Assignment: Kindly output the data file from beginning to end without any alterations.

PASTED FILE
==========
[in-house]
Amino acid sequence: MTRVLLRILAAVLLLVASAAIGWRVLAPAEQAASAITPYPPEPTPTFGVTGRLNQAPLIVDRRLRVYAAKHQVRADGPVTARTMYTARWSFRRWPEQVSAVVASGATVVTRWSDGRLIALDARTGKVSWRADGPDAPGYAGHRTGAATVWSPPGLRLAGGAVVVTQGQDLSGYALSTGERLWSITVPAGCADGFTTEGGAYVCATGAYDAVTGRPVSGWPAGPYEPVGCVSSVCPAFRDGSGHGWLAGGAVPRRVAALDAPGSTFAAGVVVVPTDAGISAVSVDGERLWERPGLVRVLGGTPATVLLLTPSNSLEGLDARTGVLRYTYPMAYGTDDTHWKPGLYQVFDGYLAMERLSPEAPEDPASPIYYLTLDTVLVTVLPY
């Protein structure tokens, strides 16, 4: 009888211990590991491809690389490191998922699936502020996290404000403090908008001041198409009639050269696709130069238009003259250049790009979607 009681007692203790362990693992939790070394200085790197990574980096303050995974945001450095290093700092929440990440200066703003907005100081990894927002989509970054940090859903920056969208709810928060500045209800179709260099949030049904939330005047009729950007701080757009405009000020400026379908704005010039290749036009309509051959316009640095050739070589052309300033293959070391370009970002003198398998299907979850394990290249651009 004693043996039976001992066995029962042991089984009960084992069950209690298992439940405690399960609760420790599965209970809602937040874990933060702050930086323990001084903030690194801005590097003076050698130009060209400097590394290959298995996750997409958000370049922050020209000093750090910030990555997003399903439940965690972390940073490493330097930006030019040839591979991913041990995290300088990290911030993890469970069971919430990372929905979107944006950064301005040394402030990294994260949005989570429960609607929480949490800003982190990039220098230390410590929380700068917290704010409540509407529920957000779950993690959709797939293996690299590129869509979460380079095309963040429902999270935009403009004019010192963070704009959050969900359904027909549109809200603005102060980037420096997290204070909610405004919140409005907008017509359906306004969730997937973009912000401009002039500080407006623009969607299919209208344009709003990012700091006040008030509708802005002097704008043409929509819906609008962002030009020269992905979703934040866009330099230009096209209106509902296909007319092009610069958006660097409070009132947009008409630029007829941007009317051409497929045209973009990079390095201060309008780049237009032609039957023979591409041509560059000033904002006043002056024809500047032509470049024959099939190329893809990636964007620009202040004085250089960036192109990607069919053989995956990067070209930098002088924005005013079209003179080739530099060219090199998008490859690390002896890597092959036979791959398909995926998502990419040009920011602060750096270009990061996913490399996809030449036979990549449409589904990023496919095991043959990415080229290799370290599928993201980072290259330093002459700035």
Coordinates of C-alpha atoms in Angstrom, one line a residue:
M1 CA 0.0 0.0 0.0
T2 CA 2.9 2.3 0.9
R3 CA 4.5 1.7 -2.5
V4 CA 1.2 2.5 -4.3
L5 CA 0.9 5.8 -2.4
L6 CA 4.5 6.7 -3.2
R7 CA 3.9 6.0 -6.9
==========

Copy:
[in-house]
Amino acid sequence: MTRVLLRILAAVLLLVASAAIGWRVLAPAEQAASAITPYPPEPTPTFGVTGRLNQAPLIVDRRLRVYAAKHQVRADGPVTARTMYTARWSFRRWPEQVSAVVASGATVVTRWSDGRLIALDARTGKVSWRADGPDAPGYAGHRTGAATVWSPPGLRLAGGAVVVTQGQDLSGYALSTGERLWSITVPAGCADGFTTEGGAYVCATGAYDAVTGRPVSGWPAGPYEPVGCVSSVCPAFRDGSGHGWLAGGAVPRRVAALDAPGSTFAAGVVVVPTDAGISAVSVDGERLWERPGLVRVLGGTPATVLLLTPSNSLEGLDARTGVLRYTYPMAYGTDDTHWKPGLYQVFDGYLAMERLSPEAPEDPASPIYYLTLDTVLVTVLPY
């Protein structure tokens, strides 16, 4: 009888211990590991491809690389490191998922699936502020996290404000403090908008001041198409009639050269696709130069238009003259250049790009979607 009681007692203790362990693992939790070394200085790197990574980096303050995974945001450095290093700092929440990440200066703003907005100081990894927002989509970054940090859903920056969208709810928060500045209800179709260099949030049904939330005047009729950007701080757009405009000020400026379908704005010039290749036009309509051959316009640095050739070589052309300033293959070391370009970002003198398998299907979850394990290249651009 004693043996039976001992066995029962042991089984009960084992069950209690298992439940405690399960609760420790599965209970809602937040874990933060702050930086323990001084903030690194801005590097003076050698130009060209400097590394290959298995996750997409958000370049922050020209000093750090910030990555997003399903439940965690972390940073490493330097930006030019040839591979991913041990995290300088990290911030993890469970069971919430990372929905979107944006950064301005040394402030990294994260949005989570429960609607929480949490800003982190990039220098230390410590929380700068917290704010409540509407529920957000779950993690959709797939293996690299590129869509979460380079095309963040429902999270935009403009004019010192963070704009959050969900359904027909549109809200603005102060980037420096997290204070909610405004919140409005907008017509359906306004969730997937973009912000401009002039500080407006623009969607299919209208344009709003990012700091006040008030509708802005002097704008043409929509819906609008962002030009020269992905979703934040866009330099230009096209209106509902296909007319092009610069958006660097409070009132947009008409630029007829941007009317051409497929045209973009990079390095201060309008780049237009032609039957023979591409041509560059000033904002006043002056024809500047032509470049024959099939190329893809990636964007620009202040004085250089960036192109990607069919053989995956990067070209930098002088924005005013079209003179080739530099060219090199998008490859690390002896890597092959036979791959398909995926998502990419040009920011602060750096270009990061996913490399996809030449036979990549449409589904990023496919095991043959990415080229290799370290599928993201980072290259330093002459700035």
Coordinates of C-alpha atoms in Angstrom, one line a residue:
M1 CA 0.0 0.0 0.0
T2 CA 2.9 2.3 0.9
R3 CA 4.5 1.7 -2.5
V4 CA 1.2 2.5 -4.3
L5 CA 0.9 5.8 -2.4
L6 CA 4.5 6.7 -3.2
R7 CA 3.9 6.0 -6.9